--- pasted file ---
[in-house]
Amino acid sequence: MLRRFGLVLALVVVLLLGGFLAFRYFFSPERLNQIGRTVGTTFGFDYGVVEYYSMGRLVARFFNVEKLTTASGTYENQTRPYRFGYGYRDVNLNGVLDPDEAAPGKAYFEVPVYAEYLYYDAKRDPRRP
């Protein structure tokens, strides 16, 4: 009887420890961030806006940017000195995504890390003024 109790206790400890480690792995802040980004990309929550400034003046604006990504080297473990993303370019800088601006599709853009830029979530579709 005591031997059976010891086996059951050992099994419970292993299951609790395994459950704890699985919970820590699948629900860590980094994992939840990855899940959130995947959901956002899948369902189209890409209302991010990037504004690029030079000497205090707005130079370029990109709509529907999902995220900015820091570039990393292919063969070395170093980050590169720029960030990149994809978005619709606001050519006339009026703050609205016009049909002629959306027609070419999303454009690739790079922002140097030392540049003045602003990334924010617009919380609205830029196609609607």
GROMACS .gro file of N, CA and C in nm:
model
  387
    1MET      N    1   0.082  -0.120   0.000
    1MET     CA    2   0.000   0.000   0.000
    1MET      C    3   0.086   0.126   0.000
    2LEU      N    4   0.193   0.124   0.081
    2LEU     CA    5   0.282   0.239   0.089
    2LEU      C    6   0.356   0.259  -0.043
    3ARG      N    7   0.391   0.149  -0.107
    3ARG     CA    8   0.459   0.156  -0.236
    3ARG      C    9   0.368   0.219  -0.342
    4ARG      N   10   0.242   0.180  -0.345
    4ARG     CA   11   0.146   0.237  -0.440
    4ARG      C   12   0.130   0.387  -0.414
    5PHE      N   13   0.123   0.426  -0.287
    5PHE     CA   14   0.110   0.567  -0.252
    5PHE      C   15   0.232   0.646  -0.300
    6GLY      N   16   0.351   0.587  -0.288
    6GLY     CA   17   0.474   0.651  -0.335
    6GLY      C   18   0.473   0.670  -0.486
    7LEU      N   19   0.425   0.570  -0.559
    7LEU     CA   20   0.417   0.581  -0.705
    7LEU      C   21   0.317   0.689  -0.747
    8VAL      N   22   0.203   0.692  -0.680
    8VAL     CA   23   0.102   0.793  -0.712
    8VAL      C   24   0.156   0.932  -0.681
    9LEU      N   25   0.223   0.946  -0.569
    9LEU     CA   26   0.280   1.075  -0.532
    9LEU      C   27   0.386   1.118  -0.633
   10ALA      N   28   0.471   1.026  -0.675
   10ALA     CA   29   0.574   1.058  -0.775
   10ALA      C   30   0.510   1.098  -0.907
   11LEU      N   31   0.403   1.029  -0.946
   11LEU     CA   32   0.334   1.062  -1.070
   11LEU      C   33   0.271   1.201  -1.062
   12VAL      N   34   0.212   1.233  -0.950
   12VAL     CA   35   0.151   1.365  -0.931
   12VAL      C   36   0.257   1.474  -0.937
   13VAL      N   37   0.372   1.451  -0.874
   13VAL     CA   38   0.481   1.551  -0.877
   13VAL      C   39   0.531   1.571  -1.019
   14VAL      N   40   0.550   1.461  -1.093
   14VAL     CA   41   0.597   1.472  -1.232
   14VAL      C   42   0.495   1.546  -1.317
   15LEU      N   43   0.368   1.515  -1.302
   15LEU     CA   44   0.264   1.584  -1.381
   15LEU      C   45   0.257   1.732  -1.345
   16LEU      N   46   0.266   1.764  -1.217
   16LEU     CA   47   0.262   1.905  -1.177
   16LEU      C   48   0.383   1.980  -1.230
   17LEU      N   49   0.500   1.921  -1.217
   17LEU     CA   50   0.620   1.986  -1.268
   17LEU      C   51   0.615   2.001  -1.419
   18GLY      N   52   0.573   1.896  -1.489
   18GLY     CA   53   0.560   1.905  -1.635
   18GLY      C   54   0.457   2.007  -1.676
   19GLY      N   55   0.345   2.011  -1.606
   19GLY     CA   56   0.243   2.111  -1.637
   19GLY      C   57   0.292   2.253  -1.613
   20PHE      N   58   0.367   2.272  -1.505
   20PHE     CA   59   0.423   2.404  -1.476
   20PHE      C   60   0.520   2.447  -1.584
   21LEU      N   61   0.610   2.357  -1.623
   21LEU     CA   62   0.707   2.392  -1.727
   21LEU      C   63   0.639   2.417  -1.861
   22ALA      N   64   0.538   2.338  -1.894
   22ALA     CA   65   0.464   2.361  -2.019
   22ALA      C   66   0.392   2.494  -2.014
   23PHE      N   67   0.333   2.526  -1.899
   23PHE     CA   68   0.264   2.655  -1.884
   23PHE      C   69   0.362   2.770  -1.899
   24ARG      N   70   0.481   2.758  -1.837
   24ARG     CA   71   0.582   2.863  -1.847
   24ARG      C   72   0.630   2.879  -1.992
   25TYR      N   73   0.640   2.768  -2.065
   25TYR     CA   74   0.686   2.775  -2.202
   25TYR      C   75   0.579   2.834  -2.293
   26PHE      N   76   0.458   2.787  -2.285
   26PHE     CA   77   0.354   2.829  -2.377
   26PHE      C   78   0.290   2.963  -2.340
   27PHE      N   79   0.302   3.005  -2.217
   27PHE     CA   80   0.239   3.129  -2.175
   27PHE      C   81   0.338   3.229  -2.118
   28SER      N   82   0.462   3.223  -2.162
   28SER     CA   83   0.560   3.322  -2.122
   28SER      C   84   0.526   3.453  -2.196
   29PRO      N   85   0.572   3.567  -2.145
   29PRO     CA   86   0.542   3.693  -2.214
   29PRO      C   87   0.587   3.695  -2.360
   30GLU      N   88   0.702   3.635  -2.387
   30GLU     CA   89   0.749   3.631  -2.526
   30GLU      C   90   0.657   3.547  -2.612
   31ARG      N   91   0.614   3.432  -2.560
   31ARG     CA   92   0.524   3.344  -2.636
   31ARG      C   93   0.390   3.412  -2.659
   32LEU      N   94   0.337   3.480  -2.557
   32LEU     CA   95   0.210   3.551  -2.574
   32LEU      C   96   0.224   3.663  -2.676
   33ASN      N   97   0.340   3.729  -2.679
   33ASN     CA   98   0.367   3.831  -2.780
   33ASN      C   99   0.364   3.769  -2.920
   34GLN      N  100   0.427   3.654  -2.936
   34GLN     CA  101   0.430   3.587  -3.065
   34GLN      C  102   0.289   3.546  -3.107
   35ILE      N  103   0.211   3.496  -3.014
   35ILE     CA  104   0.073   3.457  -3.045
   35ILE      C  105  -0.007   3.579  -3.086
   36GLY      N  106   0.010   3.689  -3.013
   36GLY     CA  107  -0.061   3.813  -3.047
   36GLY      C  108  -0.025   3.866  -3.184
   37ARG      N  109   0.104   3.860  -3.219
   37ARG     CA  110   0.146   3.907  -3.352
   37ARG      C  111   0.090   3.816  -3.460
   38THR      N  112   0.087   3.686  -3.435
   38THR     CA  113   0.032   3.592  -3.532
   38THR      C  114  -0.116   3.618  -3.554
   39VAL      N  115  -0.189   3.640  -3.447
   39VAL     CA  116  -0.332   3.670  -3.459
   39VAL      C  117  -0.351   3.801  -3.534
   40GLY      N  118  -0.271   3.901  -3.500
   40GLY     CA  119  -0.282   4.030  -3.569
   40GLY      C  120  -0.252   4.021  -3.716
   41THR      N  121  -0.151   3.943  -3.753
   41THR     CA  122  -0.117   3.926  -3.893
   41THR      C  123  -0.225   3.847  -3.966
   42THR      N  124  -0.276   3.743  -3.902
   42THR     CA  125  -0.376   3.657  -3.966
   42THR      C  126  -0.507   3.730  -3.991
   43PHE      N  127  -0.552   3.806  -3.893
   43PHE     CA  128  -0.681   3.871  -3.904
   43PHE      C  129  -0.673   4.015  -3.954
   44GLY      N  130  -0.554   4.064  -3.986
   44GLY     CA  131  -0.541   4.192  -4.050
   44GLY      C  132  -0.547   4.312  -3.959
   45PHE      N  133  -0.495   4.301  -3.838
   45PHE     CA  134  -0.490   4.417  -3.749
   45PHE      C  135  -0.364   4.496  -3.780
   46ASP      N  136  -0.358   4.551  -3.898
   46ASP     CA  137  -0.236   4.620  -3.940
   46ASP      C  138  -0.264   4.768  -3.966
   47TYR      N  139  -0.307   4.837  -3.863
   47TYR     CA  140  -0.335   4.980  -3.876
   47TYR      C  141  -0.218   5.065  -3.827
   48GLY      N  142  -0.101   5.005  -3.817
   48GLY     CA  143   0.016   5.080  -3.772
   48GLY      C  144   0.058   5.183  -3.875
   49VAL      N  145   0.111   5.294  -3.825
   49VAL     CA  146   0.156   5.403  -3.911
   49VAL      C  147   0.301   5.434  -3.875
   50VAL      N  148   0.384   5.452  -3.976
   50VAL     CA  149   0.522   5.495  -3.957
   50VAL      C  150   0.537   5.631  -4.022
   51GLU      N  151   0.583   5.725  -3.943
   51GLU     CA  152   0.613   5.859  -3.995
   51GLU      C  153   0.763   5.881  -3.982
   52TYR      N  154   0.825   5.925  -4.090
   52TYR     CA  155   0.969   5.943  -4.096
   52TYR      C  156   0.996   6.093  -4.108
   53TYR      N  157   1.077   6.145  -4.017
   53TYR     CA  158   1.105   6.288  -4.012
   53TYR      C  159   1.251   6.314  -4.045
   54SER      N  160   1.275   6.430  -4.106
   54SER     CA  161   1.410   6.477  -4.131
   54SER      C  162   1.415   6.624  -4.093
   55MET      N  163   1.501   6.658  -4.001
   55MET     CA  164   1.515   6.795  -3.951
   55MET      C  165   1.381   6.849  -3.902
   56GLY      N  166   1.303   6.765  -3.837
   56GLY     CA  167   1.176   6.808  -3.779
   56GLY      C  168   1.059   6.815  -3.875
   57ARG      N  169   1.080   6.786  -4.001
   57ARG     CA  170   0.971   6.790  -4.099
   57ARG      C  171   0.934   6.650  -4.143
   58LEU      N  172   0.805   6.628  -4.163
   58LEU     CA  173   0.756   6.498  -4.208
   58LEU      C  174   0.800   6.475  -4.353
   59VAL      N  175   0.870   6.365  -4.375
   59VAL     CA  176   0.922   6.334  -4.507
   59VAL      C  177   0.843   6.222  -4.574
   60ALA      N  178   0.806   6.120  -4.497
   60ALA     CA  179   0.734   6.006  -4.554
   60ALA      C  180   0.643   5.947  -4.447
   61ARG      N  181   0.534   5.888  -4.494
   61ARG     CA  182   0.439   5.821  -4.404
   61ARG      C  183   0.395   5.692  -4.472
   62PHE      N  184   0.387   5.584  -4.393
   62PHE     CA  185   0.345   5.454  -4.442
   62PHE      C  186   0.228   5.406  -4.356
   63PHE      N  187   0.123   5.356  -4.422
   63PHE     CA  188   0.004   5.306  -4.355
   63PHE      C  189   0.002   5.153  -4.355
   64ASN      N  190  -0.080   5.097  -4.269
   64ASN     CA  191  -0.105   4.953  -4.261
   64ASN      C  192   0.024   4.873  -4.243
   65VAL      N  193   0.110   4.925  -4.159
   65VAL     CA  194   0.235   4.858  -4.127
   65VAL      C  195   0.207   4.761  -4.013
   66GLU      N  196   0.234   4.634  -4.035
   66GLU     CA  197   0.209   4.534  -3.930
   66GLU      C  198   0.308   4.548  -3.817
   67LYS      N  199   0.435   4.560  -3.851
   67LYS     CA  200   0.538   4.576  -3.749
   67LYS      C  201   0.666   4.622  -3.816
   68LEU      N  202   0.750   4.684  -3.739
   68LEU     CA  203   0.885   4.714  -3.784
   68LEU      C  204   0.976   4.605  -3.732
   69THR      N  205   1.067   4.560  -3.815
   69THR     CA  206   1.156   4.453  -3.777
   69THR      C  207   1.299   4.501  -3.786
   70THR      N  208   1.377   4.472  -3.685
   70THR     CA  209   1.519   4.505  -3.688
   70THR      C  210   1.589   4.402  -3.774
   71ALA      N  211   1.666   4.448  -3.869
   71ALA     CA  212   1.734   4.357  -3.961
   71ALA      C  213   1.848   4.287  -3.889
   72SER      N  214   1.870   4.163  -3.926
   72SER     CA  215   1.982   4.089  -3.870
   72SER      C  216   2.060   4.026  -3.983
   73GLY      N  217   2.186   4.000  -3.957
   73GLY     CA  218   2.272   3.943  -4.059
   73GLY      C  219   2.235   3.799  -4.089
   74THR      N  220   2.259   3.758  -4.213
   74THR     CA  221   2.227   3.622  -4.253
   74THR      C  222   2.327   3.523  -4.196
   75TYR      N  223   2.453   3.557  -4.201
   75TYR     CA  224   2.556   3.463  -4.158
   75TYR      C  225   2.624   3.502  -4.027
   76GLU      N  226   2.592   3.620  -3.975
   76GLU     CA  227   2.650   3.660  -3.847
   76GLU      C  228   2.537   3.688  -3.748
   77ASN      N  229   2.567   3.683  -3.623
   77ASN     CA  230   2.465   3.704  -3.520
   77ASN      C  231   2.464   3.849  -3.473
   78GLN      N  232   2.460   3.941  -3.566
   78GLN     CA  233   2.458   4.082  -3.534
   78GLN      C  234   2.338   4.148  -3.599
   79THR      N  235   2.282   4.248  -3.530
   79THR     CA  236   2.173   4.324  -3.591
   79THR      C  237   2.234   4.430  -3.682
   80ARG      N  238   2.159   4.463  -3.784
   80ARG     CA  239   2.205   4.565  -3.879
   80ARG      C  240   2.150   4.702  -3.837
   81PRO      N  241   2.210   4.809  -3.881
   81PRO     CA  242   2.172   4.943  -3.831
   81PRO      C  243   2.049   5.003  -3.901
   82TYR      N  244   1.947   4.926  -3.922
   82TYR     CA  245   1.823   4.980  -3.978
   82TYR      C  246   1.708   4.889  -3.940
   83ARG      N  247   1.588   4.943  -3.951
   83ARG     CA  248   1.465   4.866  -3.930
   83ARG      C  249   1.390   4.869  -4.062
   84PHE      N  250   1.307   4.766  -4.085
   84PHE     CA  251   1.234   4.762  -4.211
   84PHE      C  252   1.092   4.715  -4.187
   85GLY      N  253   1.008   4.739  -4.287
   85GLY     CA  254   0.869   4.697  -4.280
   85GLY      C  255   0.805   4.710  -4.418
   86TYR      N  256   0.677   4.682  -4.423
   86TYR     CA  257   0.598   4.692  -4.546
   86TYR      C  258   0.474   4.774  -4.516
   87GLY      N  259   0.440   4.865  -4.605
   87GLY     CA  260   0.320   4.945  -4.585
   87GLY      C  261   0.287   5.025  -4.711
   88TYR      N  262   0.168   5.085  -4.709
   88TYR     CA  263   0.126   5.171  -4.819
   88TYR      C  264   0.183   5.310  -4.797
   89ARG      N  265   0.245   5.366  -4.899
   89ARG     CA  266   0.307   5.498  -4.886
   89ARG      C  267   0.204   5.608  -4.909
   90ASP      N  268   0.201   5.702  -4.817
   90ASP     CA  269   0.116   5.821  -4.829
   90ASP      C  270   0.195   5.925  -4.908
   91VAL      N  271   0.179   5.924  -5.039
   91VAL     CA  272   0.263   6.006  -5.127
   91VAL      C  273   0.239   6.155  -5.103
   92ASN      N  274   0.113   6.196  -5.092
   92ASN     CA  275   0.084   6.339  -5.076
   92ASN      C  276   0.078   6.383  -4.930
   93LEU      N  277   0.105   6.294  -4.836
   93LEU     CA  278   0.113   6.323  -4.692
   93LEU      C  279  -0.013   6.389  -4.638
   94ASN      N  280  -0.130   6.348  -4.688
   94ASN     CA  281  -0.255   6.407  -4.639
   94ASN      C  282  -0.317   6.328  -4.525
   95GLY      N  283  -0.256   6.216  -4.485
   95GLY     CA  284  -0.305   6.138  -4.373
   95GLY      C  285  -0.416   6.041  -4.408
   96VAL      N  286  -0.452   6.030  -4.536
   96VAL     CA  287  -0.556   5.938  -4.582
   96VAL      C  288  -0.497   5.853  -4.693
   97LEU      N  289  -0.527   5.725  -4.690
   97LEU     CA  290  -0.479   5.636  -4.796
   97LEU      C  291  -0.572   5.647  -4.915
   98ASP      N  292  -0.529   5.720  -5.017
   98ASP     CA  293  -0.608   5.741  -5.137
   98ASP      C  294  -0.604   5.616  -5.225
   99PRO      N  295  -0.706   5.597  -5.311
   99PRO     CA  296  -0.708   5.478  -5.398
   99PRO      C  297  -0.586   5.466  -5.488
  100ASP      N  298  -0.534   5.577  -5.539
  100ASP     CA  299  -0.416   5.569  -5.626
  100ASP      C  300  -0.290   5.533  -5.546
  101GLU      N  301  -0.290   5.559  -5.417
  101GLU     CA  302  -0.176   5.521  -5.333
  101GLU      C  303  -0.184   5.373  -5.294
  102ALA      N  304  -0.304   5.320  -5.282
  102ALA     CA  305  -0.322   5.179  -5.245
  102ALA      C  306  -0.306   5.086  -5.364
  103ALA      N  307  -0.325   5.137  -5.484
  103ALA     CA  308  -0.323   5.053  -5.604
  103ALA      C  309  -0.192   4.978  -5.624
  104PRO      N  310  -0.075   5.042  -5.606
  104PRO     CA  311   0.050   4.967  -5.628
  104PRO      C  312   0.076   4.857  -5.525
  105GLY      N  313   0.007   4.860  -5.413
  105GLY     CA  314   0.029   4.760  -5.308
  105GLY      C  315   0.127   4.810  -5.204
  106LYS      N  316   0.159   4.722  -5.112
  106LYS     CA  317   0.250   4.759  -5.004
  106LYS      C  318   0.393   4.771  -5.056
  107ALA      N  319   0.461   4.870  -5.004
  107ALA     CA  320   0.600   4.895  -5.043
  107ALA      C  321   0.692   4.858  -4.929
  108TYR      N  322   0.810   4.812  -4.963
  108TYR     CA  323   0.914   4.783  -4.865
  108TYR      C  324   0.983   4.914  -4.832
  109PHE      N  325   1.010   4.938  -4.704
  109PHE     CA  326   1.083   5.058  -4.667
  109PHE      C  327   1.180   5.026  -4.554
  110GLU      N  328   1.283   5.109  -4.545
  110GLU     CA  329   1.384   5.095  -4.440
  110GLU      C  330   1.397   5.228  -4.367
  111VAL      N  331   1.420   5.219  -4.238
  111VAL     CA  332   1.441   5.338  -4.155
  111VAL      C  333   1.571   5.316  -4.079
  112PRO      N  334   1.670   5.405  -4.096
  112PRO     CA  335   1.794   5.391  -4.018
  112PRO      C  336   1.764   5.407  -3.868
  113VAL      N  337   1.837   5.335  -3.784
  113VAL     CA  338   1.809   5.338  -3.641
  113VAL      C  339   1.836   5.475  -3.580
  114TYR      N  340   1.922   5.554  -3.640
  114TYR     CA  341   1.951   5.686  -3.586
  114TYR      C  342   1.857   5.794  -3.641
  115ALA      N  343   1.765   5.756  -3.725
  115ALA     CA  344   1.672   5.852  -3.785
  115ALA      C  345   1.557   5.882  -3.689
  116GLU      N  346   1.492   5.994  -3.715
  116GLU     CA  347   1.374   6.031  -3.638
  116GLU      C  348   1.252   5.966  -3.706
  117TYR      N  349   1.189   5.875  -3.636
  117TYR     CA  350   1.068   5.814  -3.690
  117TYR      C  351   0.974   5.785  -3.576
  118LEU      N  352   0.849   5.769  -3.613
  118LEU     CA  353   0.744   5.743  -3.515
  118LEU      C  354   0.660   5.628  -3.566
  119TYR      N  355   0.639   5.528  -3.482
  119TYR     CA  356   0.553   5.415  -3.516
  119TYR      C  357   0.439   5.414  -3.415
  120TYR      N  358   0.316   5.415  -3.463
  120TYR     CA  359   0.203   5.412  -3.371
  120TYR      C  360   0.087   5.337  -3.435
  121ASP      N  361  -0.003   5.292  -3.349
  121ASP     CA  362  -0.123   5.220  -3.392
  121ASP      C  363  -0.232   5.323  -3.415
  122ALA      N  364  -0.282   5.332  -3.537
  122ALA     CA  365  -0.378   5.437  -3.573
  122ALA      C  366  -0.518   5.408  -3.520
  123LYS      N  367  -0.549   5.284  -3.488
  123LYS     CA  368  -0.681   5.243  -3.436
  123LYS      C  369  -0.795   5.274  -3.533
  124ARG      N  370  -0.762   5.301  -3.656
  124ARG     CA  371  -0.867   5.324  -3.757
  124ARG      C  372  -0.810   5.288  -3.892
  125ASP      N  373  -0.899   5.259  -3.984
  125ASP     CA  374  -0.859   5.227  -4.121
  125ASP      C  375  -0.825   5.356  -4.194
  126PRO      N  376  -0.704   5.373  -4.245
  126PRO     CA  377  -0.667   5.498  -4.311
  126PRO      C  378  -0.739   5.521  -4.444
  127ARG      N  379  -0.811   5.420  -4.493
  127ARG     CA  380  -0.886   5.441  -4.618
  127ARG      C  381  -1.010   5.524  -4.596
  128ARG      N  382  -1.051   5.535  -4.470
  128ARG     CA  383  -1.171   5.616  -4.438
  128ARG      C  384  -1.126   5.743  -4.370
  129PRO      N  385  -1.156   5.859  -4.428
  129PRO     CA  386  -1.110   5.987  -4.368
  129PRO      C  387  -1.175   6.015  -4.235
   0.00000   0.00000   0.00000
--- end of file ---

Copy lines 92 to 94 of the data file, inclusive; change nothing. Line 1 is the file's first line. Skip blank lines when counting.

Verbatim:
   29PRO     CA   86   0.542   3.693  -2.214
   29PRO      C   87   0.587   3.695  -2.360
   30GLU      N   88   0.702   3.635  -2.387